FRANKFURT, Jan 3 (Reuters) - It is too early to estimate damage from severe flooding in northeastern Australia, the world’s top three reinsurers Munich Re (MUVGn.DE), Swiss Re RUKN.VX and Hannover Re (HNRGn.DE) said on Monday.
Floods covering a vast area of Australia’s coastal northeast have forced some 200,000 residents from their homes and hit commodity exports that are a mainstay of the Australian economy. [ID:nL3E7C3074]
Queensland State Treasurer Andrew Fraser described the floods as a “disaster of biblical proportions” and said the ultimate cost would exceed A$1 billion ($980 million).
Munich Re said in a statement many places had been submerged and cut off from the outside world since the beginning of December.
“It is not yet possible to put an exact figure on the extreme floods in northeastern Australia,” the world’s biggest reinsurer added.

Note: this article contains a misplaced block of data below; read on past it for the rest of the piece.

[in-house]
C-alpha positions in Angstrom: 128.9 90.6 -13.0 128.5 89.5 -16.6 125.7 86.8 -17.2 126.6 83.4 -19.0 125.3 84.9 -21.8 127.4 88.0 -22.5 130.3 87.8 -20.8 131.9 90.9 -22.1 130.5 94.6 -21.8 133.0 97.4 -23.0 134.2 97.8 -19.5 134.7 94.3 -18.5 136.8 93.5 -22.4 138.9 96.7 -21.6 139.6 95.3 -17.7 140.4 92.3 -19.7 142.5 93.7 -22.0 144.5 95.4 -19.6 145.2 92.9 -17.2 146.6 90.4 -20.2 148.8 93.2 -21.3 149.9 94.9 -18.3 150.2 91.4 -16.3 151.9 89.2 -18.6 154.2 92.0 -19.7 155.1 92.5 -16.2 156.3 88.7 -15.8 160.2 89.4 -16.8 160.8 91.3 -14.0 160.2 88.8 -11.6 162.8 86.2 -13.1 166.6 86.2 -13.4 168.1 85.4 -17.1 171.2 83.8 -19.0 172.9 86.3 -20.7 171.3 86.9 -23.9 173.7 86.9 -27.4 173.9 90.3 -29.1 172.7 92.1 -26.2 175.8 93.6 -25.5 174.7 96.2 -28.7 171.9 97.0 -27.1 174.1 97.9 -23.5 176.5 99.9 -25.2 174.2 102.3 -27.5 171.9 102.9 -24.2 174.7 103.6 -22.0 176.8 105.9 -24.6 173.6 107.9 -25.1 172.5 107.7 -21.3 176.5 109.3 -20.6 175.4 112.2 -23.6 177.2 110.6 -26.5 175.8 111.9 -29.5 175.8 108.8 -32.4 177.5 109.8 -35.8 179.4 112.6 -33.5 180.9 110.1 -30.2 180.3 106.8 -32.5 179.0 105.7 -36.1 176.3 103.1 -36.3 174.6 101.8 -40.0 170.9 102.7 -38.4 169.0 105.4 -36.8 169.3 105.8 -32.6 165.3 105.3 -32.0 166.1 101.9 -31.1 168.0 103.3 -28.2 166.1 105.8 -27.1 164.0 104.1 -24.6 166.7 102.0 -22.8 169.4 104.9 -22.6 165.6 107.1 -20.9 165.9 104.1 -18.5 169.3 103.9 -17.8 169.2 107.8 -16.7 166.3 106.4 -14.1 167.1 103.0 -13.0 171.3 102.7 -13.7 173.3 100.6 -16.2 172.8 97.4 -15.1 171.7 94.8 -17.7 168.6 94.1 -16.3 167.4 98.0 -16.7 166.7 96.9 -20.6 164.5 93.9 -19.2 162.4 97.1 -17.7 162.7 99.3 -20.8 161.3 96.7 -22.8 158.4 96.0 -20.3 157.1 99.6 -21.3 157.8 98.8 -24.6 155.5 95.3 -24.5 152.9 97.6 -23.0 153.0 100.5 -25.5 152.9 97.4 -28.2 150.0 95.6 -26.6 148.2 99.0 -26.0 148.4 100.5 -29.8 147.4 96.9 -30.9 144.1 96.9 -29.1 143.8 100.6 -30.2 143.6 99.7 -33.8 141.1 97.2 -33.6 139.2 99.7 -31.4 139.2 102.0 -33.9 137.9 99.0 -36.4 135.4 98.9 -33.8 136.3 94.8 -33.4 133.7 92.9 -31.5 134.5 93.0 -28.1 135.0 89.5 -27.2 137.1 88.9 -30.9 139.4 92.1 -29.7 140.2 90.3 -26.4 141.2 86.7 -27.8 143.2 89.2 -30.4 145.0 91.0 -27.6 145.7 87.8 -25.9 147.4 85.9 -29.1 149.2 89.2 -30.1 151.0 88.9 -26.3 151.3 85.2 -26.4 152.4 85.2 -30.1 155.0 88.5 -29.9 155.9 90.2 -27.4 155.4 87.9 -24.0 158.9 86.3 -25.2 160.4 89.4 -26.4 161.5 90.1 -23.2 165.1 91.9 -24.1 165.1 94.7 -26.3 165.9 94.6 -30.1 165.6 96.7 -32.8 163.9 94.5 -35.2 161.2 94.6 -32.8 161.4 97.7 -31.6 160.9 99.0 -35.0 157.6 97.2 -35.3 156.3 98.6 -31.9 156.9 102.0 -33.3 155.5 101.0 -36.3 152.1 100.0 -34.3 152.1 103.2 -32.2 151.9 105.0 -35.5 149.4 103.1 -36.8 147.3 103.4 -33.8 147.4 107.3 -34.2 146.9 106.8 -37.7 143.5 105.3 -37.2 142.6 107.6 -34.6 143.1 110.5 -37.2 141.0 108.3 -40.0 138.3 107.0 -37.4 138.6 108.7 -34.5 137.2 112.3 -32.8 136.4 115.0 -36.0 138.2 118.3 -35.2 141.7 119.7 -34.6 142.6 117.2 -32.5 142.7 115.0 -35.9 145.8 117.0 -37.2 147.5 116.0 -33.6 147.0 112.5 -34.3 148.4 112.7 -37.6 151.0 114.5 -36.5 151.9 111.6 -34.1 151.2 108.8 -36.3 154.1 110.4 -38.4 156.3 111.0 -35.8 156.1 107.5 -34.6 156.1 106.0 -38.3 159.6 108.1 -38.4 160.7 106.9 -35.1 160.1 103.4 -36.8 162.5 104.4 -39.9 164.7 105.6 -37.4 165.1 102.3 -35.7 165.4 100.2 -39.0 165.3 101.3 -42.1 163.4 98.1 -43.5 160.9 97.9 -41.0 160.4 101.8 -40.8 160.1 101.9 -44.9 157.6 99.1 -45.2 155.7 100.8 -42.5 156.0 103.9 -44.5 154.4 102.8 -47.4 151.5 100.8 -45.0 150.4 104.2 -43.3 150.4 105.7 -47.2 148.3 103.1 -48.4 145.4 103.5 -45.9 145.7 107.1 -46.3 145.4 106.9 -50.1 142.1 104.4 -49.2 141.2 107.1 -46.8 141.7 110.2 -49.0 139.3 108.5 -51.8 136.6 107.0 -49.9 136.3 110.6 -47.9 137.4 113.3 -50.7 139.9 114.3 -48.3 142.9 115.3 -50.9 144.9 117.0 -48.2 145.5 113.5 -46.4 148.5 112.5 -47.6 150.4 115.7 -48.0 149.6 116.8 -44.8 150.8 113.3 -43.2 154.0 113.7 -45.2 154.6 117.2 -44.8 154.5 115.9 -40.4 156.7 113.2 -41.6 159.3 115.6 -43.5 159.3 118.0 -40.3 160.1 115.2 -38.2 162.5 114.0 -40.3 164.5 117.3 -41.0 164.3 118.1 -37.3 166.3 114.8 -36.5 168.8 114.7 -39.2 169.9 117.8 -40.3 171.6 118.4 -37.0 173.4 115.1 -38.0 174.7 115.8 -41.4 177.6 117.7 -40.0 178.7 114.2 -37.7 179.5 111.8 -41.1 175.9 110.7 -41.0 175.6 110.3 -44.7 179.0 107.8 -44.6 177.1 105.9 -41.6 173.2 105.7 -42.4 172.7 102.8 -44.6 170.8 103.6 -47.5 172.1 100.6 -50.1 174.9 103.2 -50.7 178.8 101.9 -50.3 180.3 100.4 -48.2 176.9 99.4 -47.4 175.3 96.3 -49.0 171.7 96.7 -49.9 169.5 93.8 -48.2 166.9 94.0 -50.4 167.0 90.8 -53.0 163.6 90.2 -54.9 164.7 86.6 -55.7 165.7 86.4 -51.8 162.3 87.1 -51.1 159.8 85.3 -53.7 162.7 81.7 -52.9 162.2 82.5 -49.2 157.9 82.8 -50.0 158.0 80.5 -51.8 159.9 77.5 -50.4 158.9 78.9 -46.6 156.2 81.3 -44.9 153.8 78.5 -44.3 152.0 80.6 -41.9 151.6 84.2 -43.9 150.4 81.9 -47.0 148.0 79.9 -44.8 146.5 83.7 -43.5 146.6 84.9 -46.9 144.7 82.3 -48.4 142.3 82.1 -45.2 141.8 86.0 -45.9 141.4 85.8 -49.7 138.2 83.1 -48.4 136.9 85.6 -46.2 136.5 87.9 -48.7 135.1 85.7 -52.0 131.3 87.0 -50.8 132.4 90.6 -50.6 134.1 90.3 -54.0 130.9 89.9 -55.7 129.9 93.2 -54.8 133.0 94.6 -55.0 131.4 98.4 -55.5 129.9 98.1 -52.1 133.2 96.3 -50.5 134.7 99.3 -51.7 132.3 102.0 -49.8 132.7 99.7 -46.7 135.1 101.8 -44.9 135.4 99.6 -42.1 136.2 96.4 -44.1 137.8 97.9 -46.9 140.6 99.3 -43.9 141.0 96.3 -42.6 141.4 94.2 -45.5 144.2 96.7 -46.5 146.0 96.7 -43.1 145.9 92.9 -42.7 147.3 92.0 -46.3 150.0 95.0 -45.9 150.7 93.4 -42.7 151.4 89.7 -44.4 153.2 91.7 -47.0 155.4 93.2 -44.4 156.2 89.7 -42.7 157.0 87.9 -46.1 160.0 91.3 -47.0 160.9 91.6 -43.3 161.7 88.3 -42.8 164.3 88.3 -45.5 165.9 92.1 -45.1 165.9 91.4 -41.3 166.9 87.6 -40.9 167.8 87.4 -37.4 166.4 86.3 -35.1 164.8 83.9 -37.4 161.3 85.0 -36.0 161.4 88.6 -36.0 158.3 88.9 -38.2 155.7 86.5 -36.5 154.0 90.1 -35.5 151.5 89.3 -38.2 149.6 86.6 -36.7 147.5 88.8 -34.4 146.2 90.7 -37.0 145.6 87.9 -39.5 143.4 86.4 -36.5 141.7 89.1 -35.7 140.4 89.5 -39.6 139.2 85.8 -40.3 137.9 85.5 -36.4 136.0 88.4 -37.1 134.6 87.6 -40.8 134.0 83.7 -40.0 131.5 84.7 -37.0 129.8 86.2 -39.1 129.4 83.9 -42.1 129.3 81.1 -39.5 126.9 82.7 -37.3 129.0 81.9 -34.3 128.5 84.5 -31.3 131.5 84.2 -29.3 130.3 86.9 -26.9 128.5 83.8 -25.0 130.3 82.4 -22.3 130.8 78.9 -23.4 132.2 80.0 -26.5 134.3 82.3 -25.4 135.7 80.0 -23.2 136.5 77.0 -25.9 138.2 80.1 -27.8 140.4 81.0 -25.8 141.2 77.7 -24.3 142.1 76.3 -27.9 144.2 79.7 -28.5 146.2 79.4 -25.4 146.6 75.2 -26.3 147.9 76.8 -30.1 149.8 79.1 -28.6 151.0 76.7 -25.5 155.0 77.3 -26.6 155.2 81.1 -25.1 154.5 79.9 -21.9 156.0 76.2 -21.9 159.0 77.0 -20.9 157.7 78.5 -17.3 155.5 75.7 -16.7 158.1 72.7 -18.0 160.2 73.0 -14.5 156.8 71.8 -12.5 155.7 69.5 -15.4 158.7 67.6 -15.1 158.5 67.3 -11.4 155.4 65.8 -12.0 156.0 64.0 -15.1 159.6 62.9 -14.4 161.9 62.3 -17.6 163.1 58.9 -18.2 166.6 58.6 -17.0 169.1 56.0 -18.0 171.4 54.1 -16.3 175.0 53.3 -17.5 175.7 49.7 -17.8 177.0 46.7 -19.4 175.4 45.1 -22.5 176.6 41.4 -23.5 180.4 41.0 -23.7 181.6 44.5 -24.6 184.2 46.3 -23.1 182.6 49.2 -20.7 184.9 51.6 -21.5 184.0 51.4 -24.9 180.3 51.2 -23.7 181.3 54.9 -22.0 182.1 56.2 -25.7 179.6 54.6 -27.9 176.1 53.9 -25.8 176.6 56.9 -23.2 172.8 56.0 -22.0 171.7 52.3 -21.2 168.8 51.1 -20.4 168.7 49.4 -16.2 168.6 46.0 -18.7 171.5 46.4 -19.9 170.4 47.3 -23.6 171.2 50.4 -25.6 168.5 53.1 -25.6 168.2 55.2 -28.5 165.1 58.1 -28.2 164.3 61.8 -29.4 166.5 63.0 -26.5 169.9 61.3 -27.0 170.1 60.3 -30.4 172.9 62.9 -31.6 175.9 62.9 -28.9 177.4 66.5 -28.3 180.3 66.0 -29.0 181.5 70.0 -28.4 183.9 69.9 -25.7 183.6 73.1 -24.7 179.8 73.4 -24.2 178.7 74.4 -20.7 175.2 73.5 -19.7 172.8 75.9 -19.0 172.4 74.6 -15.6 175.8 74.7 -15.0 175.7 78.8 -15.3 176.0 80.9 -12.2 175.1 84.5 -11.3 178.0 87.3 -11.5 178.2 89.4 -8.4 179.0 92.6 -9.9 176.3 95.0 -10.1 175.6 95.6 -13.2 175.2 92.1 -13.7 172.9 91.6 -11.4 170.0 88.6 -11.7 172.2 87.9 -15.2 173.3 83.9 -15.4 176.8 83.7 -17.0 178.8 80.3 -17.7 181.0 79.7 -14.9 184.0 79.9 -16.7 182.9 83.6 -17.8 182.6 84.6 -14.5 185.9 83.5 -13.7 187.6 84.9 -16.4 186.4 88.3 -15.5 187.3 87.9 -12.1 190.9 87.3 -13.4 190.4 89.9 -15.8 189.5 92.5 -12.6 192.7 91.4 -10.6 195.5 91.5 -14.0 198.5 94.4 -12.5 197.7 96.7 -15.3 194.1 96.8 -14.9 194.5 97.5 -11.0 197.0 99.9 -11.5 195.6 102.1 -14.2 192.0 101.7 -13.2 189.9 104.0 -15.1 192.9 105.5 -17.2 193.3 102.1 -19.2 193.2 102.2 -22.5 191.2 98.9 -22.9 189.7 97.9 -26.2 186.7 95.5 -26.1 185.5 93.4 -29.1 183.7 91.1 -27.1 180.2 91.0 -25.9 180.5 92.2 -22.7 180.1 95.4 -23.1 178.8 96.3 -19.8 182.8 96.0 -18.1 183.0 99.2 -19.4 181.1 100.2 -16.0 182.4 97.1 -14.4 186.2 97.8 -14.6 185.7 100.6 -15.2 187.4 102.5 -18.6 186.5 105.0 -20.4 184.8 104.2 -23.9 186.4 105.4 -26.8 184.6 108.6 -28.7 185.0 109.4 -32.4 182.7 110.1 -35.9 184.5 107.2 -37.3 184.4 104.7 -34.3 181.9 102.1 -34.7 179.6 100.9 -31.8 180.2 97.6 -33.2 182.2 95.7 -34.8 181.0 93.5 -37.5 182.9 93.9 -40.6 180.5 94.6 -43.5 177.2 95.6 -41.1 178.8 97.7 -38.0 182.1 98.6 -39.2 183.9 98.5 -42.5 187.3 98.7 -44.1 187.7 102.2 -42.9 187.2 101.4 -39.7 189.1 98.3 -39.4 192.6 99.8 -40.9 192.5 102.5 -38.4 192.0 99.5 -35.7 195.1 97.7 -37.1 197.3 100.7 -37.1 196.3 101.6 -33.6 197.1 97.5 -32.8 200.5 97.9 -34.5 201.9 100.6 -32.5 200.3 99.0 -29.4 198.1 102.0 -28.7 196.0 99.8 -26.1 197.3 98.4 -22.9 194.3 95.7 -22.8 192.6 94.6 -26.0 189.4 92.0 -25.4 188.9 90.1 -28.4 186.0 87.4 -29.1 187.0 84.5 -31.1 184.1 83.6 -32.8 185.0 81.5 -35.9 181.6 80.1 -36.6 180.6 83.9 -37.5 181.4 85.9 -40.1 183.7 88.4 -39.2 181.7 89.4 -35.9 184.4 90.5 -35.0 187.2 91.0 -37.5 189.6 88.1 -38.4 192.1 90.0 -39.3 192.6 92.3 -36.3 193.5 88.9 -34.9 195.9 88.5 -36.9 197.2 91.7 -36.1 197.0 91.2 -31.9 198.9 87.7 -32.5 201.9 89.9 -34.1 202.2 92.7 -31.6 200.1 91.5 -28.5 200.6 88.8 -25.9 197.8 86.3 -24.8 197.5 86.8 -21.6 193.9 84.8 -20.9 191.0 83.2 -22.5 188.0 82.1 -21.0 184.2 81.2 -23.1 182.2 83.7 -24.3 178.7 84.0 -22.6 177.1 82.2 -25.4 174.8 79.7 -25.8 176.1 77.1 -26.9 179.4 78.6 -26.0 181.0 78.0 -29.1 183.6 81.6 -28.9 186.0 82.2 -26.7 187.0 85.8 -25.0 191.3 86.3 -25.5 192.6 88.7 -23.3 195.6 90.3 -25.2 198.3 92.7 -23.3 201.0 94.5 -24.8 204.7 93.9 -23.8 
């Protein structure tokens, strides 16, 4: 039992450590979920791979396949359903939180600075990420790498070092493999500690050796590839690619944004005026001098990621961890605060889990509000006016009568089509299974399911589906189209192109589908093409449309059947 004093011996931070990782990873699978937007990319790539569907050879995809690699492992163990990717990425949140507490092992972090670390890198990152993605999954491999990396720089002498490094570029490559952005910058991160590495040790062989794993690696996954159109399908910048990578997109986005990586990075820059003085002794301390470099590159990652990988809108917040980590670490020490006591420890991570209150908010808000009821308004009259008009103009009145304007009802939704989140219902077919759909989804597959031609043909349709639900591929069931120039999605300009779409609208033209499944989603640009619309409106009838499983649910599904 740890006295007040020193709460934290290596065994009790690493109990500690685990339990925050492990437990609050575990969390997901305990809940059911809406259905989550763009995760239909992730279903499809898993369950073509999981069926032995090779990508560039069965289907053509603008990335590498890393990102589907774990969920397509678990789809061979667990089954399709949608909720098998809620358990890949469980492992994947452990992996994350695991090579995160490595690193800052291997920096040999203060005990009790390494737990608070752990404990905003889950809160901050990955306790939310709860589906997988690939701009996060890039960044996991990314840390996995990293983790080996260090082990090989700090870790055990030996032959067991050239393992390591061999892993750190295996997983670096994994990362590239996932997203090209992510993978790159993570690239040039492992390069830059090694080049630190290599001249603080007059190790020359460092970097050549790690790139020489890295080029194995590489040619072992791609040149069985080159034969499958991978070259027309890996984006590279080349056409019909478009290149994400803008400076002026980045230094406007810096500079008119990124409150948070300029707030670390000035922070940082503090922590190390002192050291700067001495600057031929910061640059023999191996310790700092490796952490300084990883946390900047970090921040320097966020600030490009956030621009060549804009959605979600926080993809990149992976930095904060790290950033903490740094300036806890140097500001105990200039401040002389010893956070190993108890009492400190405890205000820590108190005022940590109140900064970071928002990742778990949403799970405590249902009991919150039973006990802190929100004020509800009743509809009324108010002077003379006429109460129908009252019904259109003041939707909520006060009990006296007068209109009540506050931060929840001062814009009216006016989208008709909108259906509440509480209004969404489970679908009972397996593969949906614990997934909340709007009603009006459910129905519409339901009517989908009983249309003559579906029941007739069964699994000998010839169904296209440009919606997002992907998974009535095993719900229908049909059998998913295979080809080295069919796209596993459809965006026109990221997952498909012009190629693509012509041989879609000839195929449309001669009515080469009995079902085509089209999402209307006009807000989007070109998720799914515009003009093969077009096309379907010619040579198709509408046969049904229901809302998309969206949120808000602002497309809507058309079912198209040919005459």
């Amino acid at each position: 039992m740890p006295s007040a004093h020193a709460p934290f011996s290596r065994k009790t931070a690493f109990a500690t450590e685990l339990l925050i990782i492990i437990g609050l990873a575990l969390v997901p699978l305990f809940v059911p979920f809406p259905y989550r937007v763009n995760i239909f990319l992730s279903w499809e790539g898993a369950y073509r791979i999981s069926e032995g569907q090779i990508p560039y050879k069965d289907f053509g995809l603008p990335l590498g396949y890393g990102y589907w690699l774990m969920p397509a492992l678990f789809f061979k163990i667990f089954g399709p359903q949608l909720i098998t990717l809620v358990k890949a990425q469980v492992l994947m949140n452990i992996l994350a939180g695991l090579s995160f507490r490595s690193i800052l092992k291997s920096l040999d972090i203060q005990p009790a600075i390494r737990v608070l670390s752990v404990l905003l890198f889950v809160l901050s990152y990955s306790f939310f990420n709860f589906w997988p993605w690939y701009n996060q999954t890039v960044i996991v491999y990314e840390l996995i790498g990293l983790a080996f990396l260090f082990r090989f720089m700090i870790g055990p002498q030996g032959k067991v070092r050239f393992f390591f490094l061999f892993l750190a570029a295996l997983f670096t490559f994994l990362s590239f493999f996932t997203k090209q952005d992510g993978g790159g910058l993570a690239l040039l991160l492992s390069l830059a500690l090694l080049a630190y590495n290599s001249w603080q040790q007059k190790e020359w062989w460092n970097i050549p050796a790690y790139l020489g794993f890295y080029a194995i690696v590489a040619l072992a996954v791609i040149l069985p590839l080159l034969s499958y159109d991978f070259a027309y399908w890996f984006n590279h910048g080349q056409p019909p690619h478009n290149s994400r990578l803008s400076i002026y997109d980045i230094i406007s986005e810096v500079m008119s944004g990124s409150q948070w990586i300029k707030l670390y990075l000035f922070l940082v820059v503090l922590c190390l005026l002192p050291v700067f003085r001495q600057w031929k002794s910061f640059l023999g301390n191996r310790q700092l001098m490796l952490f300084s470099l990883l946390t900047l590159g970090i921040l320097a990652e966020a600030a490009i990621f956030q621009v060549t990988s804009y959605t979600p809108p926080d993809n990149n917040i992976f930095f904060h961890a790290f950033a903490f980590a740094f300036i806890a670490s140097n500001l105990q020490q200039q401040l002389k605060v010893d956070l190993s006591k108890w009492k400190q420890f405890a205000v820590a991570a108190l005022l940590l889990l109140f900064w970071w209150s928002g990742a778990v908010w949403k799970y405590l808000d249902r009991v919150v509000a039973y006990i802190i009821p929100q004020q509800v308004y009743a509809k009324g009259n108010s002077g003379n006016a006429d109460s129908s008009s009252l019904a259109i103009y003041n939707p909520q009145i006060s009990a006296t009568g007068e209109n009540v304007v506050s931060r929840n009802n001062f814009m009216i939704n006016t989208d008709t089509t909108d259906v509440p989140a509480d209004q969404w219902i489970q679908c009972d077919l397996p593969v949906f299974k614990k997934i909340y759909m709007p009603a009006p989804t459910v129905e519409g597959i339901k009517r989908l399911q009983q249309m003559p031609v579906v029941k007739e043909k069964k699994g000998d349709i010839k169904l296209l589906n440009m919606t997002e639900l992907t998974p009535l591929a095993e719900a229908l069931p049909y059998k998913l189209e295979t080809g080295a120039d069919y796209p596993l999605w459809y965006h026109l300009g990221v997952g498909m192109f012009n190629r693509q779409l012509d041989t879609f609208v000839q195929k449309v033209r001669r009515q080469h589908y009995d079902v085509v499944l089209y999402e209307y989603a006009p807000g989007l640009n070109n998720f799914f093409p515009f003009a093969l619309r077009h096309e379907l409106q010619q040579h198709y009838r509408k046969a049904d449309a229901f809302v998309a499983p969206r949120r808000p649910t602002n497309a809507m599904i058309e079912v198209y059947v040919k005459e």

“Many mines have had to stop operations. Heavy rain in this region is nothing unusual and such weather patterns are accentuated by the prevailing (climate) conditions,” Munich Re said.
However, insurance observers say apart from the mines, the region affected has little in the way of industrial infrastructure that is typically more heavily underwritten by insurers and their reinsurance company backers.
Munich Re said natural catastrophes in 2010 caused about $130 billion in economic damage, including insured losses of $37 billion. (Reporting by Jonathan Gould; Additional reporting by Catherine Bosley in Zurich; Editing by David Holmes)